By Steve Key
More with less – that’s been the theme for Indiana newspapers in the past few years.
While the recession has forced many operations to pare their workforce, papers are trying to do more, whether it’s adding mobile app content, expanding Internet products or producing niche publications throughout the year.
With that in mind, I’d like to salute some efforts to deal with this dilemma and urge publishers to take advantage of opportunities available to bring their readers additional news at little or no cost.
Cnhi gets a salute for investing resources in the hiring of a Statehouse reporter. Maureen Hayden is following the legislature for cnhi’s 14 Indiana newspapers. It’s a breath of fresh air to see a new face added to what has been a dwindling core of reporters covering state government.
For those who don’t have multiple newspaper budgets to share the costs of a new reporter, Franklin College’s journalism department has stepped forward to provide an alternative for collecting news at the Statehouse.
John Krull, director of the college’s Pulliam School of Journalism, leads a cadre of students who are covering the legislature and state government.
Franklin College Statehouse Bureau stories are available to HSPA member newspapers for free through the association’s InfoNet content-sharing program at hspainfo.net.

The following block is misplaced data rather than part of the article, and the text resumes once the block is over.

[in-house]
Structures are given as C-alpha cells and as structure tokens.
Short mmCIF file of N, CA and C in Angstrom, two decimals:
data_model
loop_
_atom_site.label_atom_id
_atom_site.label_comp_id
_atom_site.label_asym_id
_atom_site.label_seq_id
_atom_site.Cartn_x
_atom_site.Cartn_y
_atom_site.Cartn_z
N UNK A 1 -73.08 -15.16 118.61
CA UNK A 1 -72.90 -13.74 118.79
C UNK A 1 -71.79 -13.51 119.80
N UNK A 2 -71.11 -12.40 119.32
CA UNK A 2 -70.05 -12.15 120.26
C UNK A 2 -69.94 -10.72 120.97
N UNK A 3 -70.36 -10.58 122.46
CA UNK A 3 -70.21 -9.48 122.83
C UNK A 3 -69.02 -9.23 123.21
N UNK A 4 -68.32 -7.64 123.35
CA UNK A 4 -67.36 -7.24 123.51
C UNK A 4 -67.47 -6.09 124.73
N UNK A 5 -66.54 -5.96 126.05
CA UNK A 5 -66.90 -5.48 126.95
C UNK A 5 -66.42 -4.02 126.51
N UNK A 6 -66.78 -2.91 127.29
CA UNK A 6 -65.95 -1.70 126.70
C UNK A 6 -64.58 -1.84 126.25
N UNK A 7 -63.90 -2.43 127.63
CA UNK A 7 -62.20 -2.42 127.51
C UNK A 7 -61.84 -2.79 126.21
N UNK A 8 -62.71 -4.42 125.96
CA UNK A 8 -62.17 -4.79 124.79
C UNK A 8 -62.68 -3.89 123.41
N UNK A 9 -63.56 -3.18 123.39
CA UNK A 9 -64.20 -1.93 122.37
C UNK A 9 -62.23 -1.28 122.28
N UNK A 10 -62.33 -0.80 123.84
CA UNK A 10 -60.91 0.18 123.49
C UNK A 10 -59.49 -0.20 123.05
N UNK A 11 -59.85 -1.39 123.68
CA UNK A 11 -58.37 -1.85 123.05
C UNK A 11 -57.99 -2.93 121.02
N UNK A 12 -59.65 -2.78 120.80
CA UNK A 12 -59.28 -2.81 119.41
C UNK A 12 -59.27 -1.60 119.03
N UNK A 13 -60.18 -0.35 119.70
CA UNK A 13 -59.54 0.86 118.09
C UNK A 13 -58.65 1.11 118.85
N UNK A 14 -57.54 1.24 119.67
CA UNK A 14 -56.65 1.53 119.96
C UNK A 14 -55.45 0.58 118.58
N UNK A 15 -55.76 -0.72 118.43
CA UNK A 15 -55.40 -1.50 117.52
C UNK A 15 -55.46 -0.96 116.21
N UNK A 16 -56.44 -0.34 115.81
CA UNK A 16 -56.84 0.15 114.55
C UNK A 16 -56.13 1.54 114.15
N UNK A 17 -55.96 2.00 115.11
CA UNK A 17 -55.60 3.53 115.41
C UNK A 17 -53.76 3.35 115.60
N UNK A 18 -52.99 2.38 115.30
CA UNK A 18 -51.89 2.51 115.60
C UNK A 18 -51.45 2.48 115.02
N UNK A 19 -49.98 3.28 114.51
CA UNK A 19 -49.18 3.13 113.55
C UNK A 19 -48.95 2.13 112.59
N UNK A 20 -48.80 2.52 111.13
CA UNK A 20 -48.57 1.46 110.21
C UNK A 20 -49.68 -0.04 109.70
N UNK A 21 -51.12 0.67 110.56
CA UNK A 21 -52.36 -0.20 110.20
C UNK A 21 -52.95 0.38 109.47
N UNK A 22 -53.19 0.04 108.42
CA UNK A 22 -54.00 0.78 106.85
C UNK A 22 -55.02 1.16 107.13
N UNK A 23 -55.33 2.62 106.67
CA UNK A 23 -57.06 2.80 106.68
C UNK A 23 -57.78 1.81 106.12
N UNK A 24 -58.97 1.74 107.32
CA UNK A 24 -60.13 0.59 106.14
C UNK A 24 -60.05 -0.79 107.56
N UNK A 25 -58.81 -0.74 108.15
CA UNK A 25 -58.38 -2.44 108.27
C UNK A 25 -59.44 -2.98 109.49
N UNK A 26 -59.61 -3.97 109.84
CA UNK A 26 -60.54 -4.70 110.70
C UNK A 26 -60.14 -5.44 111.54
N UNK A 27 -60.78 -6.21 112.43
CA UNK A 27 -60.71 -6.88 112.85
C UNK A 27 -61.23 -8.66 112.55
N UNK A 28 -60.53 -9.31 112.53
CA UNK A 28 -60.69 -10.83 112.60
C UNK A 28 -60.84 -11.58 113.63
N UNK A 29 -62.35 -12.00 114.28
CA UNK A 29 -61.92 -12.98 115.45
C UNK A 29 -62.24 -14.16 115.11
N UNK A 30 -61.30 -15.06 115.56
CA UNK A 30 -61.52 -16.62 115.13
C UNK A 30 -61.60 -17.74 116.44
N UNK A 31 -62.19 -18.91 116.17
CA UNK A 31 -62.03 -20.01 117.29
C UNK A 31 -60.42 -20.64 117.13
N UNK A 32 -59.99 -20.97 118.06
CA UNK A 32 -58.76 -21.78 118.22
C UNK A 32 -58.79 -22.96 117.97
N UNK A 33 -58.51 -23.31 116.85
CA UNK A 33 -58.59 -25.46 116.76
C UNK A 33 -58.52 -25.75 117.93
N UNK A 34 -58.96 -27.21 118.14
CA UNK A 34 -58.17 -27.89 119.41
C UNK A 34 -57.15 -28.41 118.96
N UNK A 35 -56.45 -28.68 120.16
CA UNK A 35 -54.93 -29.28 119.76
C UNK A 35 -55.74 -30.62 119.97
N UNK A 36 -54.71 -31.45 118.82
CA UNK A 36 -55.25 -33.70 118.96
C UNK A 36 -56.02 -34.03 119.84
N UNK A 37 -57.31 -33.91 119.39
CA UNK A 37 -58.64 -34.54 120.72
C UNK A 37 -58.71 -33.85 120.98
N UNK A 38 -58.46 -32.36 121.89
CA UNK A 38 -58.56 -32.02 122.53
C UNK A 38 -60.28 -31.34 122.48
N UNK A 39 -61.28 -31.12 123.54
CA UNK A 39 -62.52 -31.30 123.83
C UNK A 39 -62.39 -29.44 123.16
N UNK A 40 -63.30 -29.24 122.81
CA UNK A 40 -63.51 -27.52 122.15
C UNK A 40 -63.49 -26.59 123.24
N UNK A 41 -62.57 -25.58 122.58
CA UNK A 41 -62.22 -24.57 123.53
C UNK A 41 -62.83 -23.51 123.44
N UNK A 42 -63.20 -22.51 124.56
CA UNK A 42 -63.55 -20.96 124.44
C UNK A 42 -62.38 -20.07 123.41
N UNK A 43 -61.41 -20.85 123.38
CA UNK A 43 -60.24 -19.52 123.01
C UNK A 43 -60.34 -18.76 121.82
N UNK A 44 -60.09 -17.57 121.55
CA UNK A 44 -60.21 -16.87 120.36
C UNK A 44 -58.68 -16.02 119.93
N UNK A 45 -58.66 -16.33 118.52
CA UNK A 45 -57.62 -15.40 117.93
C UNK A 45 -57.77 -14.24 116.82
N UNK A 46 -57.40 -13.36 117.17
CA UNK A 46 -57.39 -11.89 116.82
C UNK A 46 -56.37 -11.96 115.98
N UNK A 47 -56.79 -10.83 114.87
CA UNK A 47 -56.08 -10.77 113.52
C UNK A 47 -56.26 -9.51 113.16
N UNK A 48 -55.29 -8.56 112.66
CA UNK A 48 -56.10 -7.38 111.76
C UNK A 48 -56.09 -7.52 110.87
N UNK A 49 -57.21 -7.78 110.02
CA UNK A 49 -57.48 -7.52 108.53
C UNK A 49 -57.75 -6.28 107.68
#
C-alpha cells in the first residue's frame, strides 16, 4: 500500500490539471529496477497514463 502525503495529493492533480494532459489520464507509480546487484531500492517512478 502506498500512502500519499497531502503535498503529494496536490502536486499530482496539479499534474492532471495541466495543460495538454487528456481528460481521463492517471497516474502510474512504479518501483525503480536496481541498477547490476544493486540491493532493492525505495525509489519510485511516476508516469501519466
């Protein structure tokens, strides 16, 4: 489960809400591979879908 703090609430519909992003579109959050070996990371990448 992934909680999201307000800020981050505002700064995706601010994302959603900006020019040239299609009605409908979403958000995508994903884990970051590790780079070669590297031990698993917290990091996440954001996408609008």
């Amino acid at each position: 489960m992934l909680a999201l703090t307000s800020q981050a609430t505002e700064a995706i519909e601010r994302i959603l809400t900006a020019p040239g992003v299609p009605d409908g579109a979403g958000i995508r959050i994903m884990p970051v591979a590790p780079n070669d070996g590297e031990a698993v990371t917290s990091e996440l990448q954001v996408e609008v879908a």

The bureau is a winner for all involved.
Students get experience in covering a beat and create clips that can show editors their skills when they start looking for a journalism job.
Indiana newspapers have an opportunity to add coverage of state government to their print or Internet products without hiring a new reporter.
Hoosiers win if their local newspaper provides more news about the legislature. An informed electorate is more apt to make their voices known to their state senators and representatives.
Distribution of the Franklin College stories is only one aspect of HSPA’s
InfoNet service that Indiana newspapers can utilize.
More than 70 Indiana newspapers are using InfoNet to share content, but that’s less than half of the state’s papers.
John DePrez Jr., former Shelbyville News publisher who is now with
HBMediaGroup, browses the websites of participating newspapers to put together a list of stories that might be of interest to readers throughout the state.
Editors are using the stories to supplement their current coverage of state issues. Editors are also reviewing the InfoNet-posted stories to see how their peers are covering particular issues.
Another piece of the InfoNet tree that HSPA is trying to grow is a freelancer marketplace.
Freelance writers, photographers and videographers are encouraged to list their available work for sale and their contact information on the website.
Newspapers can either purchase completed work or hire freelancers for a particular assignment, be it coverage of a murder trial that has been moved to another county or a feature story for use in a special section.
The InfoNet project sprang to life in 2010 and will be evaluated by the HSPA board of directors near the end of the year.
I encourage publishers and editors who have not explored the website to do so and become a full-fledged participant.
If you have questions about InfoNet, contact me at (317) 624-4427 or firstname.lastname@example.org.
Stephen Key is executive director and general counsel for HSPA.